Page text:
Hearty Beef Stew

This easy beef stew recipe is cooked in the oven for maximum flavor concentration and ultra tender beef. The addition of carrots, potatoes and peas make this a hearty one-pot meal. All you need is some crusty bread and softened butter for a complete dinner.

A Dutch oven filled with beef stew.

Beef stew always reminds me of having fall and winter dinners at my Grandma’s. She would make a dish similar to this and I would make sure to fill my bowl with gravy so that I could soak it up with lots of bread!

Stew is definitely a comfort food for me, and with the cold weather here to stay for awhile, now is a great time to whip up a pot. This recipe produced the classic flavors that I always associate with stew, and the meat was beyond tender – absolutely perfect!

Bowl of ingredients prepped for beef stew.

How to Make Traditional Beef Stew

Stew, at its core, is just meat and vegetables that have been slow-cooked in liquid. You can use any combination you’d like, but this old-fashioned beef stew contains mostly classic ingredients:

MY OTHER RECIPES
  • Beef chuck roast, preferably a cut that is well-marbled (more fat = more tender!).
  • Onion and garlic for a big punch of flavor.
  • Tomato paste adds a richness to the sauce and the acidity helps to break down and tenderize the meat.
  • Flour to thicken the sauce.
  • Red wine for additional flavor and body to the sauce.
  • Chicken broth. Yes, chicken! Why? If you have homemade beef stock, use it! However, most commercially produced beef broths taste rather fake; chicken broths are much richer and complex.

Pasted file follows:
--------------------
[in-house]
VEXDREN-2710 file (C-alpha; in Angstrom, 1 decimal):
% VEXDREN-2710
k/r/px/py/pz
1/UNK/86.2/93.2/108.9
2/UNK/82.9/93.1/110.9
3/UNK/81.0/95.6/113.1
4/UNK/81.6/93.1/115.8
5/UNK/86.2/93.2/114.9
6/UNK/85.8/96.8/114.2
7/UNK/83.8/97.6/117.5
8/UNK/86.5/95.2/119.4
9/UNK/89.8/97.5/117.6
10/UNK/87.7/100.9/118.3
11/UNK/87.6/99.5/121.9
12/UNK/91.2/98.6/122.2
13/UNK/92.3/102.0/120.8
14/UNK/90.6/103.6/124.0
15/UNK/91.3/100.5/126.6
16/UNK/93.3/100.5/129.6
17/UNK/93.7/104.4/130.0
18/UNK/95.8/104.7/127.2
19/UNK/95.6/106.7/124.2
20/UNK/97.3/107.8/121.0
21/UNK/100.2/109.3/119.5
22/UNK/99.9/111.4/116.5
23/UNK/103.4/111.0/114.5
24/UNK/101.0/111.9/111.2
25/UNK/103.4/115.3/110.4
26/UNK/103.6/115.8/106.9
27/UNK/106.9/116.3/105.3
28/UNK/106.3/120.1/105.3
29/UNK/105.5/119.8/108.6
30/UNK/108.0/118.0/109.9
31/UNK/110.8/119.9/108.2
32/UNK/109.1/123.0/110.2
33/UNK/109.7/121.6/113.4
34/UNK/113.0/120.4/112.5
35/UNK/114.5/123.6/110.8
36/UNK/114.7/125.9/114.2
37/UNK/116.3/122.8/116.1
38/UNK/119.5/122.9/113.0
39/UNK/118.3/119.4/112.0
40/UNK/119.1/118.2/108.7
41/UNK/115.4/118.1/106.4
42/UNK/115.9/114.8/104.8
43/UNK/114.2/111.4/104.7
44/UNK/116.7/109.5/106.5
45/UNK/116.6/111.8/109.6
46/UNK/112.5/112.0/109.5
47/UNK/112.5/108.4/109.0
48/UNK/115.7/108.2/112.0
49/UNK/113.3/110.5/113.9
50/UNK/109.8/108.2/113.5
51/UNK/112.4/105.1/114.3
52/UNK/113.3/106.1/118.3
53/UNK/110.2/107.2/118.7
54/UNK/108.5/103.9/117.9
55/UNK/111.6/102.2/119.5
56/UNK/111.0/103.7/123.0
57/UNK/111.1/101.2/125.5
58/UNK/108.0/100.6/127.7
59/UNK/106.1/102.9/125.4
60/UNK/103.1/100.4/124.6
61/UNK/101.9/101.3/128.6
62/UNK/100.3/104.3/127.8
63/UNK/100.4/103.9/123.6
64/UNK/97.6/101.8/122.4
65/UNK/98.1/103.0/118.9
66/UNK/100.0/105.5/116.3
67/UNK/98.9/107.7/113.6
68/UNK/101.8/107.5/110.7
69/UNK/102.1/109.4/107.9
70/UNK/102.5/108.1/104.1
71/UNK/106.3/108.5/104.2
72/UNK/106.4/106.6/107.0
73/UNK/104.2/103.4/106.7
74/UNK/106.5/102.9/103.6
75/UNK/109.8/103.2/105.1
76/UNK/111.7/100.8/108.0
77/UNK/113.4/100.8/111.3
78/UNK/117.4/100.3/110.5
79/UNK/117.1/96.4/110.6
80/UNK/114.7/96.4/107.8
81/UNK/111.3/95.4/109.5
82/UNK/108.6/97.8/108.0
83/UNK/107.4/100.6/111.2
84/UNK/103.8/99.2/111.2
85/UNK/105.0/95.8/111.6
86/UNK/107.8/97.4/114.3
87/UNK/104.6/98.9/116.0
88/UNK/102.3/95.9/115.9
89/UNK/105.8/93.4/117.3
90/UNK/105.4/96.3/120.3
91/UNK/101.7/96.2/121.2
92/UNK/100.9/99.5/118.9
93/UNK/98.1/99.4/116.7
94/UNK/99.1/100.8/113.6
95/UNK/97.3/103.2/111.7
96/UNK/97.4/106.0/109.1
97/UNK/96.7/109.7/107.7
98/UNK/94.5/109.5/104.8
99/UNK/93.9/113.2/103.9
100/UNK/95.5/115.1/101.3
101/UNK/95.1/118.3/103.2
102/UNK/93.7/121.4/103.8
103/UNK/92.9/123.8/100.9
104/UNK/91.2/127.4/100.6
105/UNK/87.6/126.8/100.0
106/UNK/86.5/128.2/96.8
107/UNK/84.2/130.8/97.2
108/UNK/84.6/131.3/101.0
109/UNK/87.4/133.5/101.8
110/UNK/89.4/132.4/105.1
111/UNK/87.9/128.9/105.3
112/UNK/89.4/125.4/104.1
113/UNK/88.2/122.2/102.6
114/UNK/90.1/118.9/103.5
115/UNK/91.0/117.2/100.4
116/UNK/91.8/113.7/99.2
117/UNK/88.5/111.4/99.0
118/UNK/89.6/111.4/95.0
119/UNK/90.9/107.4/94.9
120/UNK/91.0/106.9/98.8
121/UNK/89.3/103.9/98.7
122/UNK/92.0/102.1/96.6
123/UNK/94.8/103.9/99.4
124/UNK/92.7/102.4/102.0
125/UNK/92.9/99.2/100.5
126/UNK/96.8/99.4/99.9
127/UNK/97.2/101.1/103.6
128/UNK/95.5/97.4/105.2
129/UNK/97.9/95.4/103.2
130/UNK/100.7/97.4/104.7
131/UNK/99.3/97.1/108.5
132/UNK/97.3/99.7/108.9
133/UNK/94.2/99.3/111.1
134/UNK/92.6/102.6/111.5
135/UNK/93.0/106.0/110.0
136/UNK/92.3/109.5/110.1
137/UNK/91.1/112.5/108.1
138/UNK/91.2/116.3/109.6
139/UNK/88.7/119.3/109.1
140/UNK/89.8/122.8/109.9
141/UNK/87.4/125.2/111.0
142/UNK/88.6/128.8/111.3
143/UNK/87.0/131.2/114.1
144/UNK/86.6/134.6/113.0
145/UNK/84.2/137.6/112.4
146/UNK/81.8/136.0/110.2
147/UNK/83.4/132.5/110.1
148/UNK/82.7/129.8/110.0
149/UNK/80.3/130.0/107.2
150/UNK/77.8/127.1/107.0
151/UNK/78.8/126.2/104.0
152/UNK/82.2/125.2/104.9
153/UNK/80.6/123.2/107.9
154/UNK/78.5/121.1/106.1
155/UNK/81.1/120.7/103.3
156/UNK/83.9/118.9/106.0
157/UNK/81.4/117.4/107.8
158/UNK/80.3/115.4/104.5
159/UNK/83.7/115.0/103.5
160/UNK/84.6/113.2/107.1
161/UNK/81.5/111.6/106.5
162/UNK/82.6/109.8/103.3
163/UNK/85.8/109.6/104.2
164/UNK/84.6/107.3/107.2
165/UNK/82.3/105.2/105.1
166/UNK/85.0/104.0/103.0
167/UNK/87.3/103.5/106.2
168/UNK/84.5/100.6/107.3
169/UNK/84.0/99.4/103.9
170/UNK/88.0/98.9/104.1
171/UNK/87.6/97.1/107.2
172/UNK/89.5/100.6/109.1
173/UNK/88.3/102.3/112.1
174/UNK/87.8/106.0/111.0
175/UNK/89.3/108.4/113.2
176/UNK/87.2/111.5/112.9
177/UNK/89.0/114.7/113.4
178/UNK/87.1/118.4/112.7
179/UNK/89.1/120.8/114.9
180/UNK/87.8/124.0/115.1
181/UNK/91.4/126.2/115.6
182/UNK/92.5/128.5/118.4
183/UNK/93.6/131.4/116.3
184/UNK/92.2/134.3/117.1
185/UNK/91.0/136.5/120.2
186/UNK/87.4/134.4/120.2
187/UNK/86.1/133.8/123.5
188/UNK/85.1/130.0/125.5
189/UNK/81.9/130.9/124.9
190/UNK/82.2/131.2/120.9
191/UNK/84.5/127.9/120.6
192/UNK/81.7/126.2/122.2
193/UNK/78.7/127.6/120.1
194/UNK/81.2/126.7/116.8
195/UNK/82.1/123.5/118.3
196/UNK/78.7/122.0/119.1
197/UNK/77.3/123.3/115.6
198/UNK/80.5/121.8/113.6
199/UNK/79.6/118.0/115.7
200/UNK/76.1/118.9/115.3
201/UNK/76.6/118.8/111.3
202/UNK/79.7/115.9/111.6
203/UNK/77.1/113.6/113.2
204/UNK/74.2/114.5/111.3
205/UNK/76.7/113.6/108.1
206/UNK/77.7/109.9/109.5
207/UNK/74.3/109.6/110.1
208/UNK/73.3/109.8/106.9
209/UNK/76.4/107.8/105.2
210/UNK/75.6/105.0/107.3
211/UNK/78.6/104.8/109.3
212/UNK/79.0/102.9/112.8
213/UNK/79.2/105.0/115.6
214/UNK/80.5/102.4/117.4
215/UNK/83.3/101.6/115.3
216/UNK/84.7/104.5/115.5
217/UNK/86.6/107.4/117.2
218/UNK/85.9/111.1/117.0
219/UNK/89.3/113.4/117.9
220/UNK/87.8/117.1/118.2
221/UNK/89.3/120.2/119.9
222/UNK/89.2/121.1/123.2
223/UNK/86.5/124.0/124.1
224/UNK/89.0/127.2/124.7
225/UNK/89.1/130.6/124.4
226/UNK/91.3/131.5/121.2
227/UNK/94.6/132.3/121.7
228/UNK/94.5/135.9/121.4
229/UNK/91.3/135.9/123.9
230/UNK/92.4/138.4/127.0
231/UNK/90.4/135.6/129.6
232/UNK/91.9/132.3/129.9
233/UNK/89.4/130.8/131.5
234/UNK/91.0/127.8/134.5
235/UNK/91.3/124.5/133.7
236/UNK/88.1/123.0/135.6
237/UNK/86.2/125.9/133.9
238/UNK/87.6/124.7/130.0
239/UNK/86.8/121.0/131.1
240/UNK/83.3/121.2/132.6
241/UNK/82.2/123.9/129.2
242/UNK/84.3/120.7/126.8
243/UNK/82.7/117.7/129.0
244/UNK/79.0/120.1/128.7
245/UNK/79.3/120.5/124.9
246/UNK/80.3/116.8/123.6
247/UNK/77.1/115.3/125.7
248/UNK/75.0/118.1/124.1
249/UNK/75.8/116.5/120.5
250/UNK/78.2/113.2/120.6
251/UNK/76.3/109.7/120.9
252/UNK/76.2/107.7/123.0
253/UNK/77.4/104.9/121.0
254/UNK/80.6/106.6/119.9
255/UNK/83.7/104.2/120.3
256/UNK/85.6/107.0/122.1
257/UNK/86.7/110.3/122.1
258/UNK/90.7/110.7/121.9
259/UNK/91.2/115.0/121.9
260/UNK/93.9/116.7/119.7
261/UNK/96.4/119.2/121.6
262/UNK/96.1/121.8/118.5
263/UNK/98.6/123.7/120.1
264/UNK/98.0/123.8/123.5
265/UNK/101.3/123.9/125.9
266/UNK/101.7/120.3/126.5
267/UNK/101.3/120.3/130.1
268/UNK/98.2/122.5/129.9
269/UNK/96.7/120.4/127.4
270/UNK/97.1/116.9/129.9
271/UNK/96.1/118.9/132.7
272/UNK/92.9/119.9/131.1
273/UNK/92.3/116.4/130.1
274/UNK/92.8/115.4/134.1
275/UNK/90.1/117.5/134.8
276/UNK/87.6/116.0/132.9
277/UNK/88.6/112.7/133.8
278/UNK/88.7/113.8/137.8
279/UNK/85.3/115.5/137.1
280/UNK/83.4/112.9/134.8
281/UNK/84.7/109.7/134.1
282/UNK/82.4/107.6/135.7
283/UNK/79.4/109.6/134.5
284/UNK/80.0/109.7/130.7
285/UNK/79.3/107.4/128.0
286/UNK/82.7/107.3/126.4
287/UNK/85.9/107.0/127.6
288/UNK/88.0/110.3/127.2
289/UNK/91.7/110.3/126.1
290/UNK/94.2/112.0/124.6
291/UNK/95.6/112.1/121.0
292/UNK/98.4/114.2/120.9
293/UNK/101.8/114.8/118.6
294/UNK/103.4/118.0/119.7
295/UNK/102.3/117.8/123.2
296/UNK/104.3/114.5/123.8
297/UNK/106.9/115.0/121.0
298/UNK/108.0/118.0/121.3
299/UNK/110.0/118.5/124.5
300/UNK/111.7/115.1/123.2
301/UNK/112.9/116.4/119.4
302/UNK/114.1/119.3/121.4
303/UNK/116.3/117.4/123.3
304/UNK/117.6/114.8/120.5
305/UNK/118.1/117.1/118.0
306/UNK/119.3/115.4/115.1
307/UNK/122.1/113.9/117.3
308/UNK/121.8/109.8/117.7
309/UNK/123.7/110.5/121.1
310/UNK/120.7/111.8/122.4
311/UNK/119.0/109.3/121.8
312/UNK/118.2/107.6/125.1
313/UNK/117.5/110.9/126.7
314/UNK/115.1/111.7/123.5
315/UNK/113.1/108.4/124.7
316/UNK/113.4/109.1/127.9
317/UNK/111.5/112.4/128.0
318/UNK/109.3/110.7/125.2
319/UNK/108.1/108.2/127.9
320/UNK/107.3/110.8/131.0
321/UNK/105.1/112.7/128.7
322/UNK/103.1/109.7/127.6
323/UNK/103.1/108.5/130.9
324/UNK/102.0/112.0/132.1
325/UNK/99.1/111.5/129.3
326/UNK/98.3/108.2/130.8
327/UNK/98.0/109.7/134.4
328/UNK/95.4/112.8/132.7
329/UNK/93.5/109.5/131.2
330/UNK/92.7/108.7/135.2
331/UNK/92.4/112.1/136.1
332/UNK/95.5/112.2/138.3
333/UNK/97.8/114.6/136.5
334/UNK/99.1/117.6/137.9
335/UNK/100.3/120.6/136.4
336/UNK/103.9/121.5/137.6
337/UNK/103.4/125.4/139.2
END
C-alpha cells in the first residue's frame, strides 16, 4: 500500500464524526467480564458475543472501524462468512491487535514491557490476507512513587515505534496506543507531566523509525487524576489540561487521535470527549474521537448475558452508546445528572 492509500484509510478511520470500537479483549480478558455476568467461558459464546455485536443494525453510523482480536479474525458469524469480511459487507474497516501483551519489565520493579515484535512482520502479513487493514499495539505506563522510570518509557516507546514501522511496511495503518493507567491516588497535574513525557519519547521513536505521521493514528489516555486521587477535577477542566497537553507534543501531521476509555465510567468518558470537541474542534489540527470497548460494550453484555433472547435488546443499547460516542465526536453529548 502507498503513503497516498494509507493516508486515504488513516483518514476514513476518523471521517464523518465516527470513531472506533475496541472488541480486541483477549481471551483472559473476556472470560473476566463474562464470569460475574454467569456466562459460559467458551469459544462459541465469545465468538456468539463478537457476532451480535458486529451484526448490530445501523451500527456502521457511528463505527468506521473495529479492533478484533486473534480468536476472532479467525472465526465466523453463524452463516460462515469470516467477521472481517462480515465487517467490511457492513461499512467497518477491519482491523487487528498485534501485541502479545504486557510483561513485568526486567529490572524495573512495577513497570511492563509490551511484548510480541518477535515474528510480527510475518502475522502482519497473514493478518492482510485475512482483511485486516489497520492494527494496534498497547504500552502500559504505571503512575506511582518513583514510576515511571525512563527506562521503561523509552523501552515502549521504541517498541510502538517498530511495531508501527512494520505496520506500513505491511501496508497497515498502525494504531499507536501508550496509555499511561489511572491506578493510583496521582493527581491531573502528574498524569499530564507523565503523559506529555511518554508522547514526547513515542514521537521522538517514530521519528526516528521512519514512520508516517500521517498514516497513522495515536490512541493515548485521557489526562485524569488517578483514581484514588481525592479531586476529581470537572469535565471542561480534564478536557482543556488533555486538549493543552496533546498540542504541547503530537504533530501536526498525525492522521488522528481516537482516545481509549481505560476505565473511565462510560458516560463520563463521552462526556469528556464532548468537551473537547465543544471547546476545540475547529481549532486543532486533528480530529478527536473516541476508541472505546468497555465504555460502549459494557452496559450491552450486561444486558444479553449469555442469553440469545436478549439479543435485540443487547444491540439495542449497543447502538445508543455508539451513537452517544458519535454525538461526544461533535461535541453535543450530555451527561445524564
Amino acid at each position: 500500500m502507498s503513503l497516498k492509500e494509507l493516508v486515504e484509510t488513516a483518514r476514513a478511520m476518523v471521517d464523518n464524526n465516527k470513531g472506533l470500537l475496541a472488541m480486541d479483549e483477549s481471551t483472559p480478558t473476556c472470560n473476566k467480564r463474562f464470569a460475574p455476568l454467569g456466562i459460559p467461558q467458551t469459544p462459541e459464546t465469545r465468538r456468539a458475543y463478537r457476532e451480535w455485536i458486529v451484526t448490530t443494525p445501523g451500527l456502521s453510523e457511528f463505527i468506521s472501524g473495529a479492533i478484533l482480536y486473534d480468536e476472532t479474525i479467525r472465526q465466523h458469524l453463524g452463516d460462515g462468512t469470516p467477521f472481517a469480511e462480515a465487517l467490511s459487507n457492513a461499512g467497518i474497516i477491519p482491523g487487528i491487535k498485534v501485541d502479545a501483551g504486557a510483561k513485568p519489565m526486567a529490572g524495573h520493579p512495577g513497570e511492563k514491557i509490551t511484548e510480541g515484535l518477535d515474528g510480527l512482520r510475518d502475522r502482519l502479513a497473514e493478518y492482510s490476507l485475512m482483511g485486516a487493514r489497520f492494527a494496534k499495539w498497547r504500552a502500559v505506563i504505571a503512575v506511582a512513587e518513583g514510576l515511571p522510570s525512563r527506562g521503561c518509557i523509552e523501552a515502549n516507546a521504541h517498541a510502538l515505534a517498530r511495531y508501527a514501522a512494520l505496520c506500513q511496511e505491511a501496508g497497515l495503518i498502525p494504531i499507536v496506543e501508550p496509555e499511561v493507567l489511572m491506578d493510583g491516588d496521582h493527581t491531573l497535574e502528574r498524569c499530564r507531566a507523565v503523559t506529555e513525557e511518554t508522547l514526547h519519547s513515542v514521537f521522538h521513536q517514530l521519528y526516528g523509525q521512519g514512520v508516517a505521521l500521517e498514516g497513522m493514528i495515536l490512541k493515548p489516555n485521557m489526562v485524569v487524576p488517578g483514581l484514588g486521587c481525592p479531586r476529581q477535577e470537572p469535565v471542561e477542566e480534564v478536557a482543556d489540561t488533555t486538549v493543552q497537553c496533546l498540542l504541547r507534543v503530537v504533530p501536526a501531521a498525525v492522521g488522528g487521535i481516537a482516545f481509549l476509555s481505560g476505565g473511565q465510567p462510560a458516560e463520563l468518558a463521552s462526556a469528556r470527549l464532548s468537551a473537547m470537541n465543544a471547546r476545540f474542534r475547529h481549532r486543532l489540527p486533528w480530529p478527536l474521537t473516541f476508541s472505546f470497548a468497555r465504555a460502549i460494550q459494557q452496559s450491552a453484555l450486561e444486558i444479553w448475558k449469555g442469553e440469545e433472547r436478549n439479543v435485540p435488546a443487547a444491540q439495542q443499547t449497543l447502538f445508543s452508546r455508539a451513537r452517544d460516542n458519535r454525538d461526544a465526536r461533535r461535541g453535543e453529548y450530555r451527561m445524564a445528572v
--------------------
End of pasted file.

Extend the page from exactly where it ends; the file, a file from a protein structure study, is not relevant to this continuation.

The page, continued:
• Bay leaves and thyme – Aromatics for more flavor!
  • Carrots, potatoes and peas are the staple of a traditional stew.

A pot of beef stew partially cooked with potatoes and carrots added in.

Now, let’s talk about HOW to go about making this stew. When I made the first iteration of this recipe, it was simmered on the stovetop. I mean, it was fine, but it wasn’t oh-my-gosh-fantastic. I wanted fan-freaking-tastic beef stew, so I started experimenting. One of my very favorite stews, Guinness Beef Stew, simmers uncovered in the oven, so I went that route. It was an absolute win again.

You’ll notice that unlike many other beef stew recipes, I don’t sear the meat first. I did this at first, but found that by cooking in the oven uncovered, the exposed meat got a psuedo sear, and, even more importantly, this lets the sauce evaporates a bit, thereby thickening it and concentrating the flavor.

A pot of beef stew with peas and parsley added.

Beef Stew Recipe Notes

A few quick notes to ensure you make the absolute best stew possible!

  • Look for a beef chuck roast that has nice marbling, as it will be more tender. Cut the meat in uniform pieces so it cooks evenly, and don’t cut them too large.
  • I like to use a dry red wine for this stew, I usually grab a cabernet sauvignon. Other good options are merlot, pinot noir, or shiraz.
  • You can omit the red wine if you don’t drink alcohol; replace with additional broth.
  • Feel free to substitute other favorite vegetables if you’d like.
  • To make this in a slow cooker, you will ideally sear the meat since you won’t get that exposed heat from the oven. Do that first using a couple tablespoons of oil, then transfer the meat to the slow cooker. Next, saute the onion, garlic and tomato paste as directed below, then deglaze the pan with the wine. Transfer all of that to the slow cooker. Add the broth, bay leaves, thyme, carrots and potatoes and cook on low for 8 to 10 hours. Whisk 1/2 cup flour with 1/2 cup broth and stir into the stew mixture, turn the slow cooker to high and cook for 10 to 15 minutes, or until thickened. Then proceed with stirring in the peas, parsley, salt and pepper to taste.

Three bowls of beef stew with a glass of red wine.

So there you have it! After many, many attempts at trying to create the most flavorful stew possible with a sauce thick enough to to stand up to multiple dips of bread, I finally nailed it.

Once we hit fall and winter, there is nothing quite better than a big bowl of something warm and hearty, loaded with meat and vegetables, and this beef stew absolutely fits the bill. Enjoy!

If You Like This Hearty Beef Stew, Try These Recipes:

A wooden spoon scooping beef stew out of a pot.